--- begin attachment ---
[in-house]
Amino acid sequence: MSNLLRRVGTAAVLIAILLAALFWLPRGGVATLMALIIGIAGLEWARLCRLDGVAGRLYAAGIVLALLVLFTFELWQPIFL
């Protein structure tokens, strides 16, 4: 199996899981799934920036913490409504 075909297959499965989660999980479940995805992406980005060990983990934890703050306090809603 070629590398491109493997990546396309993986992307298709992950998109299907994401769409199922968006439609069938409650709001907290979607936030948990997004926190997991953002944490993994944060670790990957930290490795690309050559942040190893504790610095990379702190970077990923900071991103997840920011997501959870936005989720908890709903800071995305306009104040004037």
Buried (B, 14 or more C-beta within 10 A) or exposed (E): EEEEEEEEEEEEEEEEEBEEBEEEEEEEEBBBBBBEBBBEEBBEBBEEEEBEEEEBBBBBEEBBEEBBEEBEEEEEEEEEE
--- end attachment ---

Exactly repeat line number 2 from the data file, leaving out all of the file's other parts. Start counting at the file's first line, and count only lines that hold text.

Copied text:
Amino acid sequence: MSNLLRRVGTAAVLIAILLAALFWLPRGGVATLMALIIGIAGLEWARLCRLDGVAGRLYAAGIVLALLVLFTFELWQPIFL